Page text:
8. Where there was love, the walls echo. Where there was life, the walls echo. Where there was laughter and tears and a good argument that ended with making up, the walls echo. Where there were two, there is one and the walls echo. In the noise of the day... In the stillness of the night, the walls echo. Sound gives way to silence just as silence gives way to sound and the walls echo. I long for the echoes to reveal his voice and for the walls to hold his energy. Maybe I just long.... Loneliness is present and the walls echo with my broken heart. A grieving, broken heart is the price we pay for having loved deeply. What would our future have held in these walls? Perhaps walls filled with him holding giggling grandchildren one day... perhaps walls in which we would have grown old together... Perhaps... I just hold a deep desire to feel the warmth of his breath, hear his voice, feel his touch, experience his heart beating. I know I cannot have what I want, what I need. Maybe the walls must echo. Maybe the echoes are all a part of it. Maybe the echoes of loneliness and grief and pain can one day echo with hope. Grateful to have found you all. Mary Beth
  9. I will take a look. I have done some tapping in the past... If it is the same kind I used- hands, upper lip, below eyes, forehead- while using a positive affirmation.thank you.
  10. The images come unbidden, TomPB. I believe our bodies and minds try their best to make sense of them, but when they are overwhelming... they are overwhelming... Literally sprinting from the adjoining hotel to John's ICU room because he had the arterial bleed that took his life and pushing people out of my way until I could lock eyes with him.... the fear I am sure he felt was written all over his face. This and other images just do not go away. I think they will fade over time. I hope so. I am so very sorry for your trauma in both Susan's passing and in finding her in the bathtub. That must have been horrifying for you. You have my empathy. MartyT, I have used guided imagery in the past and will take a look at the resources you suggested. Thank you! <3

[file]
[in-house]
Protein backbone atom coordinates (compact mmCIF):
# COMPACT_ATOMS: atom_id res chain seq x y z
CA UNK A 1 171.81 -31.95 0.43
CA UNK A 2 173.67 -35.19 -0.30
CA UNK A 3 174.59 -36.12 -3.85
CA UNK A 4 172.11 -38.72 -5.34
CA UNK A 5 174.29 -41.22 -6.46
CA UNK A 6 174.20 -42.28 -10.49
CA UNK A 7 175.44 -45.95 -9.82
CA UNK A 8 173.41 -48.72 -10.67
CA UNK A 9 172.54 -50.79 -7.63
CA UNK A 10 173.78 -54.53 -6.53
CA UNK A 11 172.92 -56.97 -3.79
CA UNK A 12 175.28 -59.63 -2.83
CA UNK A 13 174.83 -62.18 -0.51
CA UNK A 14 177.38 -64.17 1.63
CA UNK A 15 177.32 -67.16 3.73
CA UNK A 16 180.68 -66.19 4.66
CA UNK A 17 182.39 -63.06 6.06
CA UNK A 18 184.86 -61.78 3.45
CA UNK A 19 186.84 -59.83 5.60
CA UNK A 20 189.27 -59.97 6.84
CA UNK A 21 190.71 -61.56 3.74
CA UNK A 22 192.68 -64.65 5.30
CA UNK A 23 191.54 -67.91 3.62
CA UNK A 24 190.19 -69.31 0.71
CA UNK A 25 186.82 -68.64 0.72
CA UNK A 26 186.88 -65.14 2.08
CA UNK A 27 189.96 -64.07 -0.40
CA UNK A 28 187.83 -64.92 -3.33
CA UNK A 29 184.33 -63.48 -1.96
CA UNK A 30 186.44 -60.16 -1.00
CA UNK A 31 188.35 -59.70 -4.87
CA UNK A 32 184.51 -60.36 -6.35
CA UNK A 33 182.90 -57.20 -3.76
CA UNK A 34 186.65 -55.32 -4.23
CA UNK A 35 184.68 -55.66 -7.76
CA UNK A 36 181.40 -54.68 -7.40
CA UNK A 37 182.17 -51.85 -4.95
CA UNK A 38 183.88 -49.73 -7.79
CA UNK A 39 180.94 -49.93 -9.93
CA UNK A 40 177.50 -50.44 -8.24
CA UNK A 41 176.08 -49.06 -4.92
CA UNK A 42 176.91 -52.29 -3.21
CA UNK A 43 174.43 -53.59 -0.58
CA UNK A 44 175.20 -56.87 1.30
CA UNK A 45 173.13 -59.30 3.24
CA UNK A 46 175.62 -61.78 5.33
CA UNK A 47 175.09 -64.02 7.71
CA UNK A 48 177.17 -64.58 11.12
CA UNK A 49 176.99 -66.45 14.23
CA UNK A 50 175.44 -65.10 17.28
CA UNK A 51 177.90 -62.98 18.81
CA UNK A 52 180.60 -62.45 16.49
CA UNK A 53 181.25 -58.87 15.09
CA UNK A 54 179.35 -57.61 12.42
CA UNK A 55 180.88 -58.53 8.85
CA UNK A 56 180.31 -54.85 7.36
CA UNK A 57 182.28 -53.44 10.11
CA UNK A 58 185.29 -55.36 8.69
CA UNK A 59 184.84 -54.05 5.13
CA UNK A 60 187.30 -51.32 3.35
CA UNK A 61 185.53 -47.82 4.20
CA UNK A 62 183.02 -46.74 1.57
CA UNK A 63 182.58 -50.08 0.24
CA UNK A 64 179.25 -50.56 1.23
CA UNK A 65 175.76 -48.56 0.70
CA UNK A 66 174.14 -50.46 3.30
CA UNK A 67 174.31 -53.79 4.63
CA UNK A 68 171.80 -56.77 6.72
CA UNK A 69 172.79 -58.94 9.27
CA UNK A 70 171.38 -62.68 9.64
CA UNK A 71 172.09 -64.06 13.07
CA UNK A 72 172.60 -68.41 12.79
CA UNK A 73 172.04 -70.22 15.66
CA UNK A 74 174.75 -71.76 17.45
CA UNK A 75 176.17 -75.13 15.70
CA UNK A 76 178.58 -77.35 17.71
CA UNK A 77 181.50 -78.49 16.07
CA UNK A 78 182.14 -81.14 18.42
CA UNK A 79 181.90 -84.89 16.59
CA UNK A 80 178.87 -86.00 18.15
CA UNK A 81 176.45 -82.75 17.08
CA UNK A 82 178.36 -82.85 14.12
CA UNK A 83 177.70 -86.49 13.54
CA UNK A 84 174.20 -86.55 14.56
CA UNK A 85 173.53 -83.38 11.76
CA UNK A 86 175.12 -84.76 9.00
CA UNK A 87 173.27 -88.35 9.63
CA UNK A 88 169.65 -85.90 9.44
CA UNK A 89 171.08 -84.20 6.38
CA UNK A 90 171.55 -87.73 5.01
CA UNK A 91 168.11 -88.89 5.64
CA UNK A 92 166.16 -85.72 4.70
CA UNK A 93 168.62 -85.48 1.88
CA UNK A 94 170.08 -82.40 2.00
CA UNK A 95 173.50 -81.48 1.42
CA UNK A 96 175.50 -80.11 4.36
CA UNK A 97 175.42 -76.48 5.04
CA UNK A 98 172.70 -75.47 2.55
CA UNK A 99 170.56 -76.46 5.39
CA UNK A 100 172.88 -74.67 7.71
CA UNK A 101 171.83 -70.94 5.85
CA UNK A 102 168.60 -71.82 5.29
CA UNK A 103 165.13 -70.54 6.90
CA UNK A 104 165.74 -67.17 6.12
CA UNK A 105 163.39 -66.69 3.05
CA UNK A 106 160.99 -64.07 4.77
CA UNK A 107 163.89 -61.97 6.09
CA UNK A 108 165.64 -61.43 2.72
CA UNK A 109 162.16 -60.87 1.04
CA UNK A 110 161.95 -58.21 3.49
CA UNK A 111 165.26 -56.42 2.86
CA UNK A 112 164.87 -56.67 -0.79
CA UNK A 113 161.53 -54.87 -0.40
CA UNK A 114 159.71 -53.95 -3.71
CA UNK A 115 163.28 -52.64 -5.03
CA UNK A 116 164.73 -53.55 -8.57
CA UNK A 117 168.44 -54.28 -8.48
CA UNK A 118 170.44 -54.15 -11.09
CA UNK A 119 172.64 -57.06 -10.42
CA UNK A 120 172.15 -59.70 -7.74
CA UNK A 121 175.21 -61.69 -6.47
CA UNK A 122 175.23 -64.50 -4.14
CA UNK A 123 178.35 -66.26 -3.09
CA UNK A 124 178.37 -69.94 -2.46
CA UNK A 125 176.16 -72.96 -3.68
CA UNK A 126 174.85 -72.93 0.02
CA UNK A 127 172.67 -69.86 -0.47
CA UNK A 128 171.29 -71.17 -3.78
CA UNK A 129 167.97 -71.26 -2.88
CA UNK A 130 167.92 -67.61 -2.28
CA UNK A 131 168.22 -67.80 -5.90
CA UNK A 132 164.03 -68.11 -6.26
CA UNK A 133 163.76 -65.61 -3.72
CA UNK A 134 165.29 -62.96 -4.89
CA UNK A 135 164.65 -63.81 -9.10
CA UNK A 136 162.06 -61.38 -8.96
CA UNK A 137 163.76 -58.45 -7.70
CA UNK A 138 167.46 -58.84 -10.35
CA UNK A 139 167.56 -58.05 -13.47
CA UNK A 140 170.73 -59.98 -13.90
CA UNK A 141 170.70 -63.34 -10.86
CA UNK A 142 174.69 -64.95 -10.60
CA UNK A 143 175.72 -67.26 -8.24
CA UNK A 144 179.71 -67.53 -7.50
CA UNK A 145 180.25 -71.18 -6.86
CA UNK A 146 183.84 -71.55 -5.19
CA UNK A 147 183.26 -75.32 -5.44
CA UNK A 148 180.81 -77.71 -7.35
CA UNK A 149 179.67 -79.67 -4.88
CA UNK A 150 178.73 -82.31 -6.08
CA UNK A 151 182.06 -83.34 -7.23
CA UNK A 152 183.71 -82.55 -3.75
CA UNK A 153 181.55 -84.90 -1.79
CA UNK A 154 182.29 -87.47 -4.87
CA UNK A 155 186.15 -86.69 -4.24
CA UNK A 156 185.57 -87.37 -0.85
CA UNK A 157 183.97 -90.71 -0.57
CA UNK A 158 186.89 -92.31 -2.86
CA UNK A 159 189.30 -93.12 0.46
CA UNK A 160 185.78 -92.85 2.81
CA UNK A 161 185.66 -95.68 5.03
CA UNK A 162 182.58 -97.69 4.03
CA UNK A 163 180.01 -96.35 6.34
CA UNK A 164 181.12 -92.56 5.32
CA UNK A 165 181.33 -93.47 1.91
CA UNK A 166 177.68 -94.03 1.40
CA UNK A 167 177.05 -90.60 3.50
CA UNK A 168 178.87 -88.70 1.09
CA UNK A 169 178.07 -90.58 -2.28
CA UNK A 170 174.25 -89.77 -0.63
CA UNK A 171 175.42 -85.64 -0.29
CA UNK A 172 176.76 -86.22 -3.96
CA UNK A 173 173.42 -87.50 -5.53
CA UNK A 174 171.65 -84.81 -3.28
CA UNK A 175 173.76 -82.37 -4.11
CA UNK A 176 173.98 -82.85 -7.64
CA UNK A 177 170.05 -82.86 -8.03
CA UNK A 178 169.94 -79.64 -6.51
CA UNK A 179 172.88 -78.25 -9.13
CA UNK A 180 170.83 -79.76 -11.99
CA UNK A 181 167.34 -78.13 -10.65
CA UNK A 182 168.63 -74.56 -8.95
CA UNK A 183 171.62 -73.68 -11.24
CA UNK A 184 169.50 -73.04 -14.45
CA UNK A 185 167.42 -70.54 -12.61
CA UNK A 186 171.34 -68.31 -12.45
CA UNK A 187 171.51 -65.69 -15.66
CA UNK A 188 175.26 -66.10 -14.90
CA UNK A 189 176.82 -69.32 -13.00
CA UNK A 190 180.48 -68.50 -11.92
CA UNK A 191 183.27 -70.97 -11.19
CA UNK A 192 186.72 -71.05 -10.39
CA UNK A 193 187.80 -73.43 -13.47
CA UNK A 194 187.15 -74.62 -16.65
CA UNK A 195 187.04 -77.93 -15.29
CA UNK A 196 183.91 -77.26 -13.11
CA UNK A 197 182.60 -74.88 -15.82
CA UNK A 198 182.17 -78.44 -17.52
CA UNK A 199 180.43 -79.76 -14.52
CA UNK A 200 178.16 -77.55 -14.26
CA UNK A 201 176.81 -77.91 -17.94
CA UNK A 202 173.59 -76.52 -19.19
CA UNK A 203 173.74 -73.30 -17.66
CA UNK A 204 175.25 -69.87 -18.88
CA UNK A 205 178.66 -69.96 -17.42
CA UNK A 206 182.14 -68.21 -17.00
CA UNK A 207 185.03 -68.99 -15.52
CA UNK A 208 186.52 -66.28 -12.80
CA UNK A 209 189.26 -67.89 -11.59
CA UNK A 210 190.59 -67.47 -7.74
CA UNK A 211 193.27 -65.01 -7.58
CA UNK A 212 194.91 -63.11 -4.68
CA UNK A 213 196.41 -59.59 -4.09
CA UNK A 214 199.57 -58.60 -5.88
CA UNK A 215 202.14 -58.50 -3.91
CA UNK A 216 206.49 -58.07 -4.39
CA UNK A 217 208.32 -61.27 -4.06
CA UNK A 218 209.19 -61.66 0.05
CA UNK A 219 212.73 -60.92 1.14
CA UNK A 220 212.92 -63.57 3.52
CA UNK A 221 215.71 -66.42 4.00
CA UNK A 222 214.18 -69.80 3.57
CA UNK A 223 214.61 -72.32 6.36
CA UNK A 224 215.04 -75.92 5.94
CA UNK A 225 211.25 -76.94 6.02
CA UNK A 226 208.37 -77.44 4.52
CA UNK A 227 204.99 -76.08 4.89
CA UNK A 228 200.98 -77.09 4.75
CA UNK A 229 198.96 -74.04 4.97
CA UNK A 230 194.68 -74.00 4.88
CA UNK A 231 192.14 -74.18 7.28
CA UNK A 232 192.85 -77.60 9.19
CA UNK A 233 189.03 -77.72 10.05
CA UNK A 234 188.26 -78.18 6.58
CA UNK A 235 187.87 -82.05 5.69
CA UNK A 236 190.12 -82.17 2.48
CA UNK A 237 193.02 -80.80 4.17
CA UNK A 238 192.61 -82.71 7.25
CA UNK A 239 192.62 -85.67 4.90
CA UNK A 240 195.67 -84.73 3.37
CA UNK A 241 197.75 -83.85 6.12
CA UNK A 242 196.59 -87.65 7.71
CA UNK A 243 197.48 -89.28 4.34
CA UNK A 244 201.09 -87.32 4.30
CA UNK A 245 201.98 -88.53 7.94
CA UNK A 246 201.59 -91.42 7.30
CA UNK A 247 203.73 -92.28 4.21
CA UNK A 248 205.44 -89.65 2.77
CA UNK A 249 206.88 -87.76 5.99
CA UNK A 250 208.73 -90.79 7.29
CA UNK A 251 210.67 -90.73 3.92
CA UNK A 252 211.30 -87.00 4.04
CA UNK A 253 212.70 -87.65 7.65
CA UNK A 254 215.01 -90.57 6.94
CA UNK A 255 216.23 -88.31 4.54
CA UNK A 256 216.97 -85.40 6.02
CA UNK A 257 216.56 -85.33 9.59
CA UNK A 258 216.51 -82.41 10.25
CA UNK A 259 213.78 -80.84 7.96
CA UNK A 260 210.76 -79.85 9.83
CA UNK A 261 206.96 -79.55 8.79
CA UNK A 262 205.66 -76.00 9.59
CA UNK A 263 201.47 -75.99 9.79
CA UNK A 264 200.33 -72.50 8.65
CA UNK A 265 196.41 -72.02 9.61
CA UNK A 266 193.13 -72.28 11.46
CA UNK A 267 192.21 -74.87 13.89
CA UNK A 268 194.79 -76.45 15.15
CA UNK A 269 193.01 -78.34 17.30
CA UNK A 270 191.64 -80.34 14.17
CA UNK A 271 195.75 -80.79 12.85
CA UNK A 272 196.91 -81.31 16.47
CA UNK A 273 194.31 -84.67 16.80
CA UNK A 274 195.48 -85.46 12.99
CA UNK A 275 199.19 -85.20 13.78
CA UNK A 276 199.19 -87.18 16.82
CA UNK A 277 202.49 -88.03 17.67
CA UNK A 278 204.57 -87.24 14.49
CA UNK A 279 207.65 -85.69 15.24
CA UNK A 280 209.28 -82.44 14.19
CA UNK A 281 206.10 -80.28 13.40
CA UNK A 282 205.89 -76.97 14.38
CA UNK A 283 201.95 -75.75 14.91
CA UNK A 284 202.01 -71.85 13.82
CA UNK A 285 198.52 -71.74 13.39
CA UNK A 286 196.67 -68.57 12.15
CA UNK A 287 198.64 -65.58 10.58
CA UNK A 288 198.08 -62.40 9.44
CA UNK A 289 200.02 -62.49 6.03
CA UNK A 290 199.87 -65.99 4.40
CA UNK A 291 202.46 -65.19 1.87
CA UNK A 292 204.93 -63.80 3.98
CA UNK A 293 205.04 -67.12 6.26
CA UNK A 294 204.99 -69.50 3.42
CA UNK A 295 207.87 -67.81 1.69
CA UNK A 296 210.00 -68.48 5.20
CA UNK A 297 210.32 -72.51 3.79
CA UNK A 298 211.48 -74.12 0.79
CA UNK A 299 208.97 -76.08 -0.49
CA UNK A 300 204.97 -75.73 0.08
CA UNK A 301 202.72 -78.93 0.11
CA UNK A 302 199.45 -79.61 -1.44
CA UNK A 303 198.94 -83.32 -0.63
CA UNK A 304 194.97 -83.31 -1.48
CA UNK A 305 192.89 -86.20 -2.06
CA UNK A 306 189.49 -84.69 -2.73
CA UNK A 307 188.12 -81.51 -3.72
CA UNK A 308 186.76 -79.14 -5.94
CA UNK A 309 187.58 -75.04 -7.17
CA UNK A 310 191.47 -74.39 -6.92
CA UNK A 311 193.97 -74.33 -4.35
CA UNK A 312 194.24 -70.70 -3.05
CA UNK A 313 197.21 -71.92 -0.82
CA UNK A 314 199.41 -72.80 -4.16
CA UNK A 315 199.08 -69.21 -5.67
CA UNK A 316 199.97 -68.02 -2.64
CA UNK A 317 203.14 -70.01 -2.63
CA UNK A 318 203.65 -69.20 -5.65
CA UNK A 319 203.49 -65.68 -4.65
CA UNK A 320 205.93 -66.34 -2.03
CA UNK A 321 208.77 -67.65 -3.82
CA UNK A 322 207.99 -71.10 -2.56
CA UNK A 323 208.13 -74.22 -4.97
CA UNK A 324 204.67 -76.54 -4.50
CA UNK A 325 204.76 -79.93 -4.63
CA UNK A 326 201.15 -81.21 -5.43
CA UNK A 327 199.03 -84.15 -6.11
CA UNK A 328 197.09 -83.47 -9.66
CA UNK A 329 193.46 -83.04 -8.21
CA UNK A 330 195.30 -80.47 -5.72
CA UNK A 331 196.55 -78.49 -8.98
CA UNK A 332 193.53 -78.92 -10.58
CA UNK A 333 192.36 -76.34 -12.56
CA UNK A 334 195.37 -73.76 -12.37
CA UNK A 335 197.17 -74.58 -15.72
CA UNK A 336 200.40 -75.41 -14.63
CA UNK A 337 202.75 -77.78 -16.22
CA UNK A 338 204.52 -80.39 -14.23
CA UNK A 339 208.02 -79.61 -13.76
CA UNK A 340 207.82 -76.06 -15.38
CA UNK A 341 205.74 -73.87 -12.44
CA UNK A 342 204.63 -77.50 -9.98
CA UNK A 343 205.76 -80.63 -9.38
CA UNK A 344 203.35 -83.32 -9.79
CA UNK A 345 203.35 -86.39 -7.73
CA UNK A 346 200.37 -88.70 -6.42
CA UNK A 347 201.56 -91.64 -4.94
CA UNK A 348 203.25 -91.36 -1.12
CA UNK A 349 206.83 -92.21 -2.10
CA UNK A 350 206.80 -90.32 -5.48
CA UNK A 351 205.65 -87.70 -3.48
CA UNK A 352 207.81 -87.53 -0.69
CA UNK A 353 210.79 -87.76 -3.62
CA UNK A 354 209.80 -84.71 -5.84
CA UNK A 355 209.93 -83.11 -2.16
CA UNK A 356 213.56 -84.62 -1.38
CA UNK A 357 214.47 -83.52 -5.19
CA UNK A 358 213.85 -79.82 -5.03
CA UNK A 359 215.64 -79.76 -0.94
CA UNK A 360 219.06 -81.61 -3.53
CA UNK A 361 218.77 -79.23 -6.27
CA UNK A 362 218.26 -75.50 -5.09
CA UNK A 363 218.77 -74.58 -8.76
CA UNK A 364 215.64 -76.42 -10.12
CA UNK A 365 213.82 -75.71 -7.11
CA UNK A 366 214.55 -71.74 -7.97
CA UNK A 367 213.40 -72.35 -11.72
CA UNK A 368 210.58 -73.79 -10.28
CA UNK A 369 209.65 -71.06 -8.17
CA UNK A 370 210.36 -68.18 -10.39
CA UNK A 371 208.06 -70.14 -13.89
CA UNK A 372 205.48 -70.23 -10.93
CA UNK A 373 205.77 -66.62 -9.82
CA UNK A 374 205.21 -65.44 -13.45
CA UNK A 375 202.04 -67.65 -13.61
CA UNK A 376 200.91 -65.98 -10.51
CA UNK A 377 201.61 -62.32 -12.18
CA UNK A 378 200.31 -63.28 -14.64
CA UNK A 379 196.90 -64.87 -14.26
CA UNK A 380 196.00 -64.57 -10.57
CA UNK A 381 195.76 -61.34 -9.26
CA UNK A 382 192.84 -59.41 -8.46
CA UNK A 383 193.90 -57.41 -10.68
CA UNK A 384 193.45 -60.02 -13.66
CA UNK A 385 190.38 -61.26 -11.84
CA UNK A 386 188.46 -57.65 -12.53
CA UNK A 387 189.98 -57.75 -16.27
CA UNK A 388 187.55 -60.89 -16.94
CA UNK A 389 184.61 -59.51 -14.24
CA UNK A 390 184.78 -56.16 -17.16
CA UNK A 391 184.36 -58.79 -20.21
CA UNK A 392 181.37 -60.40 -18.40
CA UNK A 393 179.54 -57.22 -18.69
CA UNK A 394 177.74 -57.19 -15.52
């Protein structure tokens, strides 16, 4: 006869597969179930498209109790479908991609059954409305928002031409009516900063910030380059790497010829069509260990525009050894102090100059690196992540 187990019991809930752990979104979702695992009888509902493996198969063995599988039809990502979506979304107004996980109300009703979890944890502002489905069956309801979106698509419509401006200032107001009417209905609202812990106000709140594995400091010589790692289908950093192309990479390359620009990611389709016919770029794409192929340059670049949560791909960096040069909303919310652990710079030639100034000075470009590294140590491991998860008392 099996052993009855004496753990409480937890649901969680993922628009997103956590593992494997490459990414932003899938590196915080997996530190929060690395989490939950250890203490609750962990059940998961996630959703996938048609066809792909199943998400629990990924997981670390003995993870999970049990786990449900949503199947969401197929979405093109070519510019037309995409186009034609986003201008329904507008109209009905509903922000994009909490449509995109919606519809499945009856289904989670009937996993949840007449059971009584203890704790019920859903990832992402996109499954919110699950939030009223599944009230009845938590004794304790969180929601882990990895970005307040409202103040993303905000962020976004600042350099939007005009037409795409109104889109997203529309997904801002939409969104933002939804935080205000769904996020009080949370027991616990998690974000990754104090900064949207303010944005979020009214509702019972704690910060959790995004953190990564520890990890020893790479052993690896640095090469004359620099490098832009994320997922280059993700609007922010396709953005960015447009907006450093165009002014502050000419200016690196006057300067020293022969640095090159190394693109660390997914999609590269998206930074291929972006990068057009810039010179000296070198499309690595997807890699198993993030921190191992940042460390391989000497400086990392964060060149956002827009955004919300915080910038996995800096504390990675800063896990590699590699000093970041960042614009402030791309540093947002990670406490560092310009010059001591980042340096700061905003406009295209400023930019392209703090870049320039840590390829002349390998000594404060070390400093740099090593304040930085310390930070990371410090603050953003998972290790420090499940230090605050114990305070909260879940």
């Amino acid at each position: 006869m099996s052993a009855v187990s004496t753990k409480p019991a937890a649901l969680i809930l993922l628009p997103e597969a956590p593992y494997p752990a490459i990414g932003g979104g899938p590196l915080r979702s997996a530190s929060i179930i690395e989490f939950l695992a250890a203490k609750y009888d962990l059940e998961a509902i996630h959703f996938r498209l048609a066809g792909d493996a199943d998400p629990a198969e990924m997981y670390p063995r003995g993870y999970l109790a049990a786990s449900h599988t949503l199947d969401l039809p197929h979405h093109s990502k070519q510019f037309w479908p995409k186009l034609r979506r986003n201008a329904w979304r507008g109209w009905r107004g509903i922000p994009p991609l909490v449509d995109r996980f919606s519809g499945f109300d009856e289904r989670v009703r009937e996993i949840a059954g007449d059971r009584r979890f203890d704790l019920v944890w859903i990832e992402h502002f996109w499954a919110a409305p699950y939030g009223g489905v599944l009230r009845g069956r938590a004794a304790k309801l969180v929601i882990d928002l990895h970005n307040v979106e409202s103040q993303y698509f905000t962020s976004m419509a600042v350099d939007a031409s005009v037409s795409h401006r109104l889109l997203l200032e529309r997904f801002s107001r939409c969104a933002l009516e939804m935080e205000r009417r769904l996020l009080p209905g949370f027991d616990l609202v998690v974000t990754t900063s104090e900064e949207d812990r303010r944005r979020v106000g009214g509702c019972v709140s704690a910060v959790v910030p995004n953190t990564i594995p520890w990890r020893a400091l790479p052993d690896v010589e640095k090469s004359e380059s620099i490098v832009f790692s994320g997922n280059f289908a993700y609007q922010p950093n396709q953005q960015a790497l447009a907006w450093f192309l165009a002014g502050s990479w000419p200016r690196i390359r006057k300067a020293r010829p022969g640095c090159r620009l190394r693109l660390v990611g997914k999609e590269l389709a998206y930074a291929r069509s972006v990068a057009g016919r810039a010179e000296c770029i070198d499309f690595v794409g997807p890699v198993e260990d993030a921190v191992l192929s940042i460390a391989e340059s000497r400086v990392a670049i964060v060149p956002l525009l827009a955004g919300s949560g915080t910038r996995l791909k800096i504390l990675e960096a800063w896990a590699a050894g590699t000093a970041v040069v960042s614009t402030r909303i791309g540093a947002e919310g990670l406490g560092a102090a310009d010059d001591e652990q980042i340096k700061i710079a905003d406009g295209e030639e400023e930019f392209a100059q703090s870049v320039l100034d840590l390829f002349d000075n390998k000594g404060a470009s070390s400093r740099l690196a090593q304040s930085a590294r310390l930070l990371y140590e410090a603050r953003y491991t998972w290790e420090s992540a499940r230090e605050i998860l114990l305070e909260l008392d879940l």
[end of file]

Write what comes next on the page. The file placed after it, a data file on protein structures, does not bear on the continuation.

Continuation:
11. I don't know if it is because this is so fresh that I can't help but remember the trauma. It won't leave my head nor my body. I meditate, which helps and I exercise... A lot. I distract, but trying to balance between distraction and facing/leaning into the grief is tricky. It has become or is becoming an important part of me.
  12. I feel like this whole complex , complicated grief concept is too much to take sometimes. I had PTSD and depression long before John died in November, almost 7 months ago. His sudden illness took us from our home in NC to Houston for a month that ended in his death there just four weeks later. Too much to delve into, but John's body and mind underwent 7 tortuous surgeries before they could do no more. Two days before Thanksgiving, he drifted away. Besides my sister who flew out to be with me and our son who we flew out three times, all of our family and close friends were in NC. We were able to connect with a couple of friends in TX while there, but our community of faith, best friends, everyone was back home. The month away was traumatic. So much about it... ICU, hospital sounds and smells... Just so much. I have had nightmares of Houston since coming home. They are lessening now with a good therapist. Sometimes I don't feel like I can go on, but I have a 20-year-old son who John and I adored. He was and is his father's pride and pure joy. I thought that Houston was what alone looked like. Now I realize that alone is an internal battle. I simply am lost. Now that the shock and denial have worn away, I am left with a reality I simply hate. I am looking for hope at every corner and I find it most of the time. But I miss my husband. I even miss the things that drove me nuts about him. I would give anything to hear him snore again. I am told that this is complicated grief due to PTSD from Houston and before. I think all grief is complex and complicated. I am overwhelmed mostly. I work full time and work a part time job as well. I help care for John's parents some weekends. I grieve. I don't know what to do with all of this.
  13. I am also so very grateful that my friend told me about this discussion group. The concept that other people "don't get it" is real. I am glad some of those closest to me have not experienced what we have experienced. I believe in the goodness of people. I know we all have capacity for great evil, but we also have the capacity for doing great good. I think sometimes good intentions are just that: good intentions. But unless one has lost a spouse or a child or a life partner, it is different. I lost my mom 4 years ago on March 13th. At that time I thought I understood what grief would be like with another loss. I did not know that the next big loss would be my 51 year old husband of 23 years. We had spent 26 years together as a couple and were friends prior to that. Having spent 29 years knowing and love John, over half of my life.... Well, words escape me yet again. Losing my soul mate brought with it the lesson that all loss is unique. Even among those who have lost a spouse like me, there are differences. So many factors come into play which makes everyone's experience his or her own. That doesn't mean we cannot support one another and I am grateful to have found this sacred space where I can lend and received such support.